see saw

I find the see-saw a perfect symbol of cooperation, a self-education object of my youth. It is always a reminder of the magical spaces in Chicago where I figured so much out myself realizing school would from then on supplement my education.  

Sullivan Galleries, Proximity of Consciousness exhibition in Chicago.

reinstalled at 6018North, Chicago for the children of the neighborhood.

Mike Duignan searches

Since the summer of 1991, I have been traveling to the same general neighborhood in Chicago to find my brother Mike. Every 3 years or so I venture around the Addison and Pulaski area to document architectural change and the changing relationship with my brother.

talk at Museum of Contemporary Art Chicago

twins cabins originally from Westville, IN being rebuilt in Chicago.
Teacher Institute at the MCA’s most immersive and collaborative professional development program for educators. This free, year-long program is designed to help you investigate, plan, incubate, and implement innovative, contemporary curricula. The emphasis of the Teacher Institute is on supporting teachers in developing socially engaged art projects for the classroom. Socially engaged art uses artistic strategies to respond to issues of importance within a local community and is collaborative and participatory. Jim Duignan in Hyde Park studio (2007) Photo by Jamie Chan.

talk at Museum of Modern Art, NYC on Chicago

“Uneven Growth: How can artists help fight social inequality?”
a conversation between Jim Duignan (Stockyard Institute, Chicago) and Jennifer Gray (Columbia University; MoMA), The Museum of Modern Art (February 13, 2015)

Uneven Growth: Tactical Urbanisms
for Expanding Megacities

November 22, 2014–May 25, 2015

The Museum of Modern Art

In 2030, the world’s population will be a staggering eight billion people. Of these, two-thirds will live in cities. Most will be poor. With limited resources, this uneven growth will be one of the greatest challenges faced by societies across the globe. Over the next years, city authorities, urban planners and designers, economists, and many others will have to join forces to avoid major social and economic catastrophes, working together to ensure these expanding megacities will remain habitable.

To engage this international debate, Uneven Growth brings together six interdisciplinary teams of researchers and practitioners to examine new architectural possibilities for six global metropolises: Hong Kong, Istanbul, Lagos, Mumbai, New York, and Rio de Janeiro. Following on the same model of the MoMA exhibitions Rising Currents: Projects for New York’s Waterfront and Foreclosed: Rehousing the American Dream, each team will develop proposals for a specific city in a series of workshops that occur over the course of a 14-month initiative.

Uneven Growth seeks to challenge current assumptions about the relationships between formal and informal, bottom-up and top-down urban development, and to address potential changes in the roles architects and urban designers might assume vis-à-vis the increasing inequality of current urban development. The resulting proposals, which will be presented at MoMA in November 2014, will consider how emergent forms of tactical urbanism can respond to alterations in the nature of public space, housing, mobility, spatial justice, environmental conditions, and other major issues in near-future urban contexts.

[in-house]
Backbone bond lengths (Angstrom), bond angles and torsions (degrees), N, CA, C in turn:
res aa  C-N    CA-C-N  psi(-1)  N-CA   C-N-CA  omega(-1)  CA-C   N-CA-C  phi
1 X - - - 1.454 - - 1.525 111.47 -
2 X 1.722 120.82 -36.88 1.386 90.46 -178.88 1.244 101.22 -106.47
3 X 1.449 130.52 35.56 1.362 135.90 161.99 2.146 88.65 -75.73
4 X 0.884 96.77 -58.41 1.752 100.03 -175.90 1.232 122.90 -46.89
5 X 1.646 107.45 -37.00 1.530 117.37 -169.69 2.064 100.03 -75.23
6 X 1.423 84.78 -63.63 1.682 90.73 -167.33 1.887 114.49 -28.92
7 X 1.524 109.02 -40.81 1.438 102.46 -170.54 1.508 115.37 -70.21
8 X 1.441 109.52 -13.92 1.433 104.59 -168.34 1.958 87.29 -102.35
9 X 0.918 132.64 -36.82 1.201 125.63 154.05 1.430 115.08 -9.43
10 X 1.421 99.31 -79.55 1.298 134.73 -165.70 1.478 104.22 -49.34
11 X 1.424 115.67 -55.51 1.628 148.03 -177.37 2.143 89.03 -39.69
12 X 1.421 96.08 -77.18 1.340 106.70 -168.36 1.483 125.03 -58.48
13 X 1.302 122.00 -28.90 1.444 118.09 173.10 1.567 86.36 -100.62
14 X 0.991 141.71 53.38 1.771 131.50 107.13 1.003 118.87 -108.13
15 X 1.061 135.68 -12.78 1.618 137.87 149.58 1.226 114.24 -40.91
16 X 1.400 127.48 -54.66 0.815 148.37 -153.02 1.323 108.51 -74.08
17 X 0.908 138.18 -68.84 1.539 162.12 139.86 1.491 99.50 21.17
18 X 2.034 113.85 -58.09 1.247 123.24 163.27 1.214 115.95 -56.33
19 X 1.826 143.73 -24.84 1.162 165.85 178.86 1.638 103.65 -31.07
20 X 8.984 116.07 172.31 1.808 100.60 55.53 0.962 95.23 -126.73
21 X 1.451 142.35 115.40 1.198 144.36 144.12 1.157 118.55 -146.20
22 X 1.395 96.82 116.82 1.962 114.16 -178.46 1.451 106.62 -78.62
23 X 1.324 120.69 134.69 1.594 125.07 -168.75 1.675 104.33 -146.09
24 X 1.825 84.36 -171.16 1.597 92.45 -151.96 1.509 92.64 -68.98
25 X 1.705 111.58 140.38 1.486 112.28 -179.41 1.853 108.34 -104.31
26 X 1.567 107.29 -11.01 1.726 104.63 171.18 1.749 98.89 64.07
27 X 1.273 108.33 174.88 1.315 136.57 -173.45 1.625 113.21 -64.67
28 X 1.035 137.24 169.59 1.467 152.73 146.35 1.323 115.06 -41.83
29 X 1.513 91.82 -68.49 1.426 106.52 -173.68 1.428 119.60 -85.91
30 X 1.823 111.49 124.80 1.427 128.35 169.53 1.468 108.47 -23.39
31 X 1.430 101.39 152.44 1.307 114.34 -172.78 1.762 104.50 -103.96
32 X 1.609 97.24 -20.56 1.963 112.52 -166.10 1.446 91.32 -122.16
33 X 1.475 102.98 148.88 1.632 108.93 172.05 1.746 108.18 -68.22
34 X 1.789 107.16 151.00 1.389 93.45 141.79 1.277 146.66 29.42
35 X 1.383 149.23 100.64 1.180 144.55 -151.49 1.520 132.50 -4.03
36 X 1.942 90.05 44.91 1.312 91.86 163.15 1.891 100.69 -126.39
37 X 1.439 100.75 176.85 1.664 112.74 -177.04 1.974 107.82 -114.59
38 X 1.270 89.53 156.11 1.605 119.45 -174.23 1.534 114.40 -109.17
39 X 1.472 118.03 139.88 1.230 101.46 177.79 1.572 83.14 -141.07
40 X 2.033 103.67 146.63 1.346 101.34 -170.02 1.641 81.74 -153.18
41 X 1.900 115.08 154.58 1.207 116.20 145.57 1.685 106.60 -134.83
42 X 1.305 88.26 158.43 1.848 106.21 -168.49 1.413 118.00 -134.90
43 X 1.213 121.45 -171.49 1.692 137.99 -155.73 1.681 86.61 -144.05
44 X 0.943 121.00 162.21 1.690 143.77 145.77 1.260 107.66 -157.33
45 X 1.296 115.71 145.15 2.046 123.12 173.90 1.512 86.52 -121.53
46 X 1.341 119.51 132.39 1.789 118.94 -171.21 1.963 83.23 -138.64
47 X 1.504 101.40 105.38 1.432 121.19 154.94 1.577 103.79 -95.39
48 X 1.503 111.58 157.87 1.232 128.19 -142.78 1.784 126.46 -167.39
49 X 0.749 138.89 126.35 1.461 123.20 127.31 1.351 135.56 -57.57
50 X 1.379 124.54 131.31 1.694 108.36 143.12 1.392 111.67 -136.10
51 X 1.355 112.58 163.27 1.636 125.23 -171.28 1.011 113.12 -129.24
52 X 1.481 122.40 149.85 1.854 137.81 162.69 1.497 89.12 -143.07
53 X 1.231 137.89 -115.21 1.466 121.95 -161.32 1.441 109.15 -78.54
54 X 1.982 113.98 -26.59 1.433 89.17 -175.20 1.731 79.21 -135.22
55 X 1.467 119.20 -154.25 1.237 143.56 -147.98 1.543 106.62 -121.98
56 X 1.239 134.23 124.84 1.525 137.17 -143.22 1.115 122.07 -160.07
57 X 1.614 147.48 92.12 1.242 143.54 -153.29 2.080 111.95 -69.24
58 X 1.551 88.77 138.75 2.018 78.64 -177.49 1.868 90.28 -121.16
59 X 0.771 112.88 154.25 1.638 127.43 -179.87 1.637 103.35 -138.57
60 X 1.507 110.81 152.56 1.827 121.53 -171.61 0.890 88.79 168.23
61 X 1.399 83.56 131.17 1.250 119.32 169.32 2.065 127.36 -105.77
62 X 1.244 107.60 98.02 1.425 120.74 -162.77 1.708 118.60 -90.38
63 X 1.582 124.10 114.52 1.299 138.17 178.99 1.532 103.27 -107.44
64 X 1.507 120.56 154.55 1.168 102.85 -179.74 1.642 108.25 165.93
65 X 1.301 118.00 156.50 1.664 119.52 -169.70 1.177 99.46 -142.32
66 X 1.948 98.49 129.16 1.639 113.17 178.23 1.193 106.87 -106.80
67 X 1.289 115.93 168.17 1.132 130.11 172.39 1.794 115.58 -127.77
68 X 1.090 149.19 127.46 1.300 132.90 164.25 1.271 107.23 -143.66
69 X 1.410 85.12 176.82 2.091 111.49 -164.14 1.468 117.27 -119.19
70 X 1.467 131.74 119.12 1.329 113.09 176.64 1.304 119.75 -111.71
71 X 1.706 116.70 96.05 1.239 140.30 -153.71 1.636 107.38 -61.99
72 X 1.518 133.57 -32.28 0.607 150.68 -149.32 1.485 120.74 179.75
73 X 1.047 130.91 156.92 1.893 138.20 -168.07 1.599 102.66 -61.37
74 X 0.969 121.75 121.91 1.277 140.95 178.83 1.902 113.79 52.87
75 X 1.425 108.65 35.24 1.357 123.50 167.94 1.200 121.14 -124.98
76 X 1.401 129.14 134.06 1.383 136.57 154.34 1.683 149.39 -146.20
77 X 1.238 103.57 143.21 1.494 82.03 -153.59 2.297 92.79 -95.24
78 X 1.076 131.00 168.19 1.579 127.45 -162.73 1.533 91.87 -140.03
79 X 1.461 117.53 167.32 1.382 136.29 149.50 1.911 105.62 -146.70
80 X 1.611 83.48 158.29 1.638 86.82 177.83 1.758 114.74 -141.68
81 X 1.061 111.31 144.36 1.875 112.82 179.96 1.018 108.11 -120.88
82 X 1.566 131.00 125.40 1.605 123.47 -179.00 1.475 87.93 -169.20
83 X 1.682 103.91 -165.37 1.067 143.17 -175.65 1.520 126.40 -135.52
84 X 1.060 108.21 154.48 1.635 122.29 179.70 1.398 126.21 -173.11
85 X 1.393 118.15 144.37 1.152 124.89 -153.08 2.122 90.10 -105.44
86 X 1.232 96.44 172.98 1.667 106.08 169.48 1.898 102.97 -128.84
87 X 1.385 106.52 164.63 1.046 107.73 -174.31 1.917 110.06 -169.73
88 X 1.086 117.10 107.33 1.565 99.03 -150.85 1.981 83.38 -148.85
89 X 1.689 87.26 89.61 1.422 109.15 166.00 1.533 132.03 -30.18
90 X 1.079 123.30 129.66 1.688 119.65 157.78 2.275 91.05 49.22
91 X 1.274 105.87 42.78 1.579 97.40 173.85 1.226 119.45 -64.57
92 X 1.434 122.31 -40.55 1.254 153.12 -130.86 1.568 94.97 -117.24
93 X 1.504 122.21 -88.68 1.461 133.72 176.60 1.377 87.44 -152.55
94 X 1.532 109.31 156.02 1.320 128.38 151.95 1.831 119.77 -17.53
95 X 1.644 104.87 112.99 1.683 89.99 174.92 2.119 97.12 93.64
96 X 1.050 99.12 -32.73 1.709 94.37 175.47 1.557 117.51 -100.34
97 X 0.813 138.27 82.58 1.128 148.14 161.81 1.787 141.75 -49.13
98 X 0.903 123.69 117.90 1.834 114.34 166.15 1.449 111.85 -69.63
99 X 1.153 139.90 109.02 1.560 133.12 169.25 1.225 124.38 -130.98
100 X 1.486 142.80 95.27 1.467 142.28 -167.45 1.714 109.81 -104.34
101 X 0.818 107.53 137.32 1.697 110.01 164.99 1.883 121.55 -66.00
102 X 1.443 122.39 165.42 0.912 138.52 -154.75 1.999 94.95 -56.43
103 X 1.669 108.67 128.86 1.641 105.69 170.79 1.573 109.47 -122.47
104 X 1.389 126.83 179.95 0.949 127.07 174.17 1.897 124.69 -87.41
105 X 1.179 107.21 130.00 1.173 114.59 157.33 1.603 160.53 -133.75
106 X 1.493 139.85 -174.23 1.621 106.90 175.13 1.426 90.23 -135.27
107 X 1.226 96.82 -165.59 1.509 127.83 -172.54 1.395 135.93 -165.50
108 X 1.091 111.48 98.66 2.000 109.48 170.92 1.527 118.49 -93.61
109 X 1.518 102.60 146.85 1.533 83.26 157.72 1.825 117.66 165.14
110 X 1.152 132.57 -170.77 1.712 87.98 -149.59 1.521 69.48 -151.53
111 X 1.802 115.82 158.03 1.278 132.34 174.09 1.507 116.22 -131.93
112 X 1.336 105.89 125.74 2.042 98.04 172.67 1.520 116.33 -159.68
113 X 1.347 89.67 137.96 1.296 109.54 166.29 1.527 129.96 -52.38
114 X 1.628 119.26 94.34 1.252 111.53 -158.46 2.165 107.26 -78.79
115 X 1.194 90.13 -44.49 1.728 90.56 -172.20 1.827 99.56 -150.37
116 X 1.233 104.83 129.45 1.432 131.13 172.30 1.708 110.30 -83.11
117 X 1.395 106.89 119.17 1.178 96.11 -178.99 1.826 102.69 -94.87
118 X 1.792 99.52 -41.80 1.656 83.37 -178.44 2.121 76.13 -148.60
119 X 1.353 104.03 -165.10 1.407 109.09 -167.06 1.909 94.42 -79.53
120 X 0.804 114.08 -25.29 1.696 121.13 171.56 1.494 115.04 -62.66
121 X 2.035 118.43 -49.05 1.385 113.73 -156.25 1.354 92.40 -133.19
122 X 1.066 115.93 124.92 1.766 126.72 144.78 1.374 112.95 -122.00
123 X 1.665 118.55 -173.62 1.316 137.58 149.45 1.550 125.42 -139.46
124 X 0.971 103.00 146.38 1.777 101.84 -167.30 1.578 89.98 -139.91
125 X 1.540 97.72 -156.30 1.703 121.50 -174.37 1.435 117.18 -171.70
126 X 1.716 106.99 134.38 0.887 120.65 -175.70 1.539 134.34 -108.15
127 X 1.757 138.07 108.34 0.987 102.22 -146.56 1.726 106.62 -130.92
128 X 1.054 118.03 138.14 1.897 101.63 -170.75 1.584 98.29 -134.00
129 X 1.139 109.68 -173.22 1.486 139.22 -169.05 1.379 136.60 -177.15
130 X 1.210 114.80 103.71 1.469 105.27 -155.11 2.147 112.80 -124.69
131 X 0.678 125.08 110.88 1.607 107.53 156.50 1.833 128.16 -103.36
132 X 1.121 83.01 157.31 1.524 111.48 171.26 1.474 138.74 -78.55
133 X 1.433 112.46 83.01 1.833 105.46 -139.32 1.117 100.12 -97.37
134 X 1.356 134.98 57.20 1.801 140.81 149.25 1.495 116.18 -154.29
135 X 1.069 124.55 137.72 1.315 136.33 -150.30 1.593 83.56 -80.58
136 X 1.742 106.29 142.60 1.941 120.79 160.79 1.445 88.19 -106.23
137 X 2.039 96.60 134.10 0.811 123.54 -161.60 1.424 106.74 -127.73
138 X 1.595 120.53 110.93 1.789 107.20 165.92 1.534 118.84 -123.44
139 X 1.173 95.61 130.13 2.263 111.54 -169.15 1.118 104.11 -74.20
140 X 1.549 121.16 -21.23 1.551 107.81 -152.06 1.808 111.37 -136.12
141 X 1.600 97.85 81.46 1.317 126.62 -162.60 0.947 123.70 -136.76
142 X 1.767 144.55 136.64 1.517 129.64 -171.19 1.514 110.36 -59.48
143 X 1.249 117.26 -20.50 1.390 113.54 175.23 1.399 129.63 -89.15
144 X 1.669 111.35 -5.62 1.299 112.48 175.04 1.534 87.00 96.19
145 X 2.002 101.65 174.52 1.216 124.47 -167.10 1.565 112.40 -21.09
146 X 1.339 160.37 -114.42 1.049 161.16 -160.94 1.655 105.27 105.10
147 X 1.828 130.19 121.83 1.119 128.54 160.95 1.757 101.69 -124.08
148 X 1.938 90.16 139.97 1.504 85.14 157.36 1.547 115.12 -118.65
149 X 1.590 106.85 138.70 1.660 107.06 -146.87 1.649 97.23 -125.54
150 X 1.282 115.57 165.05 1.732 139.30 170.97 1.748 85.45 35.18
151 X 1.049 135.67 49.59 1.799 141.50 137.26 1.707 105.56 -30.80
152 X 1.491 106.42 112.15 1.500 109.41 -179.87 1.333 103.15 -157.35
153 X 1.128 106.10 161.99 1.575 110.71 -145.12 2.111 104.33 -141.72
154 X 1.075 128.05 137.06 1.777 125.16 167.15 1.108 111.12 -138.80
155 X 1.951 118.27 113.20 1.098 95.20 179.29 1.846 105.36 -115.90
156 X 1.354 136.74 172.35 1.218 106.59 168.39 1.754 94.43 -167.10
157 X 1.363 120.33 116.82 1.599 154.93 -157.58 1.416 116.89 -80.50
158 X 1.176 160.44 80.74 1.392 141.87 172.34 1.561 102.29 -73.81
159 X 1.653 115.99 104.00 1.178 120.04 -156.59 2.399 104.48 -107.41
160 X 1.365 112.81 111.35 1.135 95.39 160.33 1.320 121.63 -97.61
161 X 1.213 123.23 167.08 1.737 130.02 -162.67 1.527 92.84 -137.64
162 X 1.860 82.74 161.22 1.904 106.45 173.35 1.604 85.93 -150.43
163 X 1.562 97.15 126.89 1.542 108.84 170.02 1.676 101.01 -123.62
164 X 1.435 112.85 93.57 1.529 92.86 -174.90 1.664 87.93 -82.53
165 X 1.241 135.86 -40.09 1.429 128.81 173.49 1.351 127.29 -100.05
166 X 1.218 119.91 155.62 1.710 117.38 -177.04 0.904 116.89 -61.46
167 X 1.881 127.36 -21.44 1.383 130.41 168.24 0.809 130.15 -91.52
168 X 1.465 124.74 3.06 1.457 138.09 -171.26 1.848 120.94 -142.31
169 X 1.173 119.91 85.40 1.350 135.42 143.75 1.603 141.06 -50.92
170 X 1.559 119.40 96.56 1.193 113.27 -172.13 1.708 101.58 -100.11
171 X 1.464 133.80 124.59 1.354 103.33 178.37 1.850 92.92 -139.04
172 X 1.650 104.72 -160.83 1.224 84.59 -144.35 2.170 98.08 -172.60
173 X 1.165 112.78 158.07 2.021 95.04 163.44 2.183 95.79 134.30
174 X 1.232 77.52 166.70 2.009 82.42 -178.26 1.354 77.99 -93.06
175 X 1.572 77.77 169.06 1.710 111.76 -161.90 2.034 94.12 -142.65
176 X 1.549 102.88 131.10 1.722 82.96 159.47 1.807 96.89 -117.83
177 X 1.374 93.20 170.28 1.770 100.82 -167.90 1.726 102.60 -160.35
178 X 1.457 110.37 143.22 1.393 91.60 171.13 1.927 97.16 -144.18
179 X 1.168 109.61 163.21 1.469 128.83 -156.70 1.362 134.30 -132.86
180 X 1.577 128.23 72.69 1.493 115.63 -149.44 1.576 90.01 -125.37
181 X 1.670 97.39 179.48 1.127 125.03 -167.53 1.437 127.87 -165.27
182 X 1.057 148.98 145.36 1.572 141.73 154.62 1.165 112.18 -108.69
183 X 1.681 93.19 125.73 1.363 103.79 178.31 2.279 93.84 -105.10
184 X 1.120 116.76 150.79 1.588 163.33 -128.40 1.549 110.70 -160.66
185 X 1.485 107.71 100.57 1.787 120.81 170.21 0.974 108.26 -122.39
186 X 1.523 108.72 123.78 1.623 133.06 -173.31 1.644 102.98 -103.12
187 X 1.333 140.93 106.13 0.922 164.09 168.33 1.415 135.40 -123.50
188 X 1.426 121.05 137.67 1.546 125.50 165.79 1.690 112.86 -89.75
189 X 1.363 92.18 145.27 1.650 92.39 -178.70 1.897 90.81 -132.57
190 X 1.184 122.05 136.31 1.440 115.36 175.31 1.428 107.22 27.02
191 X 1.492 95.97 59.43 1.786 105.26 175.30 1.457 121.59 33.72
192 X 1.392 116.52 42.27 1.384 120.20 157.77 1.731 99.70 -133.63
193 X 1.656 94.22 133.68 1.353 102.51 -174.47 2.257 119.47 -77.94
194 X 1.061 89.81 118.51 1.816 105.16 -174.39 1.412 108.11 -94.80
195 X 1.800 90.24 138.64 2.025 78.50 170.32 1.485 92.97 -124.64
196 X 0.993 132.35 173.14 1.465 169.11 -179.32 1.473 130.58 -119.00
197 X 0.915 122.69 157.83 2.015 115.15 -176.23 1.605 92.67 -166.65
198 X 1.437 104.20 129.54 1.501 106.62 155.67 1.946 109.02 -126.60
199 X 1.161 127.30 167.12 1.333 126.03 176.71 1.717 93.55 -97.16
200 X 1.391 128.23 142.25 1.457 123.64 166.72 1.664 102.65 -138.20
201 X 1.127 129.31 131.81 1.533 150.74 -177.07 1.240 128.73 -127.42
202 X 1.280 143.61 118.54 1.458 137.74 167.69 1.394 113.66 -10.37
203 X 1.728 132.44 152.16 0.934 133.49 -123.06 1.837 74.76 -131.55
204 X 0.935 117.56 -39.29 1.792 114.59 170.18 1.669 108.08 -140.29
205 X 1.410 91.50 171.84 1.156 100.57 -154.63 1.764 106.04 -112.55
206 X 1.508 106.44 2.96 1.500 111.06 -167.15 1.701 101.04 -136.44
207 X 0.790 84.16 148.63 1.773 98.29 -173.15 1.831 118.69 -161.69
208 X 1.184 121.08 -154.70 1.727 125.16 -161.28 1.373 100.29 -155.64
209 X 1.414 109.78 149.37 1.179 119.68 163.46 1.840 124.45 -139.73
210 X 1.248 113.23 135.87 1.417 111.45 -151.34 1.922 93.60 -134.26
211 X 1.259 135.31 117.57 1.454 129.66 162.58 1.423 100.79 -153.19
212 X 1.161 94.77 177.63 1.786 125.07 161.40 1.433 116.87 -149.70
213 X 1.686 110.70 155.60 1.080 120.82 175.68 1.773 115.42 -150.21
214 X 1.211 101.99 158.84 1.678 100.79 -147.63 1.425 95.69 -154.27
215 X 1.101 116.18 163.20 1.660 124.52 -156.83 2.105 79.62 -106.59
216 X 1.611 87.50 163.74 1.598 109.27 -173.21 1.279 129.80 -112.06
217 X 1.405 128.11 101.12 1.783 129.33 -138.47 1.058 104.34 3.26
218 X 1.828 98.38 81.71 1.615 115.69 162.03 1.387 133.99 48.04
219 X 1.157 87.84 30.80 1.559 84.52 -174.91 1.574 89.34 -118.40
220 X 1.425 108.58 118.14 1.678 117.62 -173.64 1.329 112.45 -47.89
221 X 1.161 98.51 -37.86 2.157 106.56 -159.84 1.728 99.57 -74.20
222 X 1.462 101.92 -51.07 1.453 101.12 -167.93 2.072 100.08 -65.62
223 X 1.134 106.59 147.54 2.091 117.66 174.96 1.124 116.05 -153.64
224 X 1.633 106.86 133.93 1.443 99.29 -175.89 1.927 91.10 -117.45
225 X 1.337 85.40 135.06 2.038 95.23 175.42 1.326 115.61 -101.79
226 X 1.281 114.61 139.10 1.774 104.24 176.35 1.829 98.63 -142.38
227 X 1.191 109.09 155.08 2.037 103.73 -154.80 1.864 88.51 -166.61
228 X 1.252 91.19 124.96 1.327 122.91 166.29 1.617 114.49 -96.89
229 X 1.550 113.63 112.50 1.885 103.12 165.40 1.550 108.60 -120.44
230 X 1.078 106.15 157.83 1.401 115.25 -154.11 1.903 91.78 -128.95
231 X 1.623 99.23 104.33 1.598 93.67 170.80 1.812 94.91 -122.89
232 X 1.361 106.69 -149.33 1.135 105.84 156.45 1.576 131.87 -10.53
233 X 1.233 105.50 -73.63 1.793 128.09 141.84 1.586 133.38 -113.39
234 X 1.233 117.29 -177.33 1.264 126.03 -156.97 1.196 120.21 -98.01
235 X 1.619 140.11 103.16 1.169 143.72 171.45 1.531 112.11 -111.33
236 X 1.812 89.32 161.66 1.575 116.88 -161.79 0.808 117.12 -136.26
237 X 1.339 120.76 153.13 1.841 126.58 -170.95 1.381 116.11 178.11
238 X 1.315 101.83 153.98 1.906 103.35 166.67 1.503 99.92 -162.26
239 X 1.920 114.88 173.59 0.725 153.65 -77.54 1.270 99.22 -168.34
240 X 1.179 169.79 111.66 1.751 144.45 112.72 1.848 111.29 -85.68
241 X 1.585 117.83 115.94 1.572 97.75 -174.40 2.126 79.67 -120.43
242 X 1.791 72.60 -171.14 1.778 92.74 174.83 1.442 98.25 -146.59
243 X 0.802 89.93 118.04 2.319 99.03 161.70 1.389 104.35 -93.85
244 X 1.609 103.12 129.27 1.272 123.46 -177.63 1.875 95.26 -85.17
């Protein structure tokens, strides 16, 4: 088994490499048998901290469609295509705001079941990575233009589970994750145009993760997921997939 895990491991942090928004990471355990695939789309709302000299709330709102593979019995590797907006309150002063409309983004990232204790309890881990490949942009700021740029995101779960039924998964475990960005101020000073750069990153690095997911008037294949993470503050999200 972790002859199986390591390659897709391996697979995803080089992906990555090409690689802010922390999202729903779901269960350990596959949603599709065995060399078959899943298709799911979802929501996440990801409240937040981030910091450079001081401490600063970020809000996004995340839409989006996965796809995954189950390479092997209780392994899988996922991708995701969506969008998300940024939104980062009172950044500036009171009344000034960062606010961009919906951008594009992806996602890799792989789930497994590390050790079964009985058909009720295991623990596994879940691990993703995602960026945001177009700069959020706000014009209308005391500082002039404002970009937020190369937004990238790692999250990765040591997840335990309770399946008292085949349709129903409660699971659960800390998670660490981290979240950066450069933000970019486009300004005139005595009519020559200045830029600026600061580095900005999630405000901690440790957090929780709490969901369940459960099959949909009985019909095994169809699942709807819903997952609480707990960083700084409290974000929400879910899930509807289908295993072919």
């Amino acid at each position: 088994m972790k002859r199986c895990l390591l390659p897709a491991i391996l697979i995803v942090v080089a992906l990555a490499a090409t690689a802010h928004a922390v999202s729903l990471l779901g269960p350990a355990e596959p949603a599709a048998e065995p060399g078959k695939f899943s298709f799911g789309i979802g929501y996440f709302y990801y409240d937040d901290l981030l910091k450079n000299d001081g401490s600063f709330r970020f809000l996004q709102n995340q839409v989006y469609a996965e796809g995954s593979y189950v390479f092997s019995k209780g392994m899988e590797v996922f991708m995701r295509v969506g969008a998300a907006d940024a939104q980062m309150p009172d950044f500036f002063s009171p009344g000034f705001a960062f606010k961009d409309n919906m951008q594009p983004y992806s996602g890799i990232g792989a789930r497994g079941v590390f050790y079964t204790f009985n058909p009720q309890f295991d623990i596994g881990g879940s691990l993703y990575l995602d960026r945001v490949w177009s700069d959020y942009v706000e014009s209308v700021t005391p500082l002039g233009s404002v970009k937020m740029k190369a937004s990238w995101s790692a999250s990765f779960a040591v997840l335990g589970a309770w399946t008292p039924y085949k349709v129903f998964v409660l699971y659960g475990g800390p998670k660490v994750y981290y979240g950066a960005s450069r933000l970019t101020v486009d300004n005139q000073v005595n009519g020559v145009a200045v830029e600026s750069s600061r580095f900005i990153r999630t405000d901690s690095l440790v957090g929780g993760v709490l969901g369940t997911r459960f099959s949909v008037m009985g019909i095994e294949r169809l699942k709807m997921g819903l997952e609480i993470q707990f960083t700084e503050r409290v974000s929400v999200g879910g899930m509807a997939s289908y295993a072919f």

Urban Case Study Teams:
Hong Kong: MAP Office, Hong Kong, and Network Architecture Lab, Columbia University, New York
Istanbul: Superpool, Istanbul, and Atelier d’Architecture Autogérée, Paris
Lagos: NLÉ, Lagos and Amsterdam, and Zoohaus/Inteligencias Colectivas, Madrid
Mumbai: URBZ: user-generated cities, Mumbai, and Ensamble Studio/MIT-POPlab, Madrid and Cambridge
New York: SITU Studio, New York, and Cohabitation Strategies (CohStra), Rotterdam and New York
Rio de Janeiro: RUA Arquitetos, Rio de Janeiro, and MAS Urban Design, ETH Zurich

View reflections on the Uneven Growth curatorial process at post, the online platform of MoMA’s research initiative Contemporary and Modern Art Perspectives in a Global Age (C-MAP).

Related Programming

Vienna Workshop and Conference MoMA, in collaboration with the MAK — Austrian Museum of Applied Arts / Contemporary Art, Vienna, announces the final workshop of Uneven Growth: Tactical Urbanisms for Expanding Megacities. The six interdisciplinary teams will prepare exhibition design content at MAK in a workshop open to student participation. A public presentation of the results will be held on June 14, 2014, with a keynote lecture by Ricky Burdett, LSE Cities, London.
The workshop will be accompanied by a conference and discussion with the curator Pedro Gadanho, MoMA; and international respondents Alice Rawsthorn, International New York Times, London; Christoph Thun-Hohenstein, MAK; Elke Krasny, Academy of Fine Arts, Vienna; and Hani Rashid, Asymptote Architecture, New York.

Mahatma Gandhi Road in Dharavi, Mumbai. 2009. Photo © URBZ MAK Lecture Hall
Wednesday, June 11, 2014
7:00–9.00 p.m.
Workshop Results Presentation
MAK Lecture Hall
Saturday, June 14, 2014
2:00–6:00 p.m.

Uneven Growth: Tactical Urbanisms for Expanding Megacities is organized by The Museum of Modern Art, New York, in collaboration with MAK – Austrian Museum of Applied Arts / Contemporary Art.

The exhibition at MoMA is organized by Pedro Gadanho, Curator, and Phoebe Springstubb, Curatorial Assistant, Department of Architecture and Design, The Museum of Modern Art.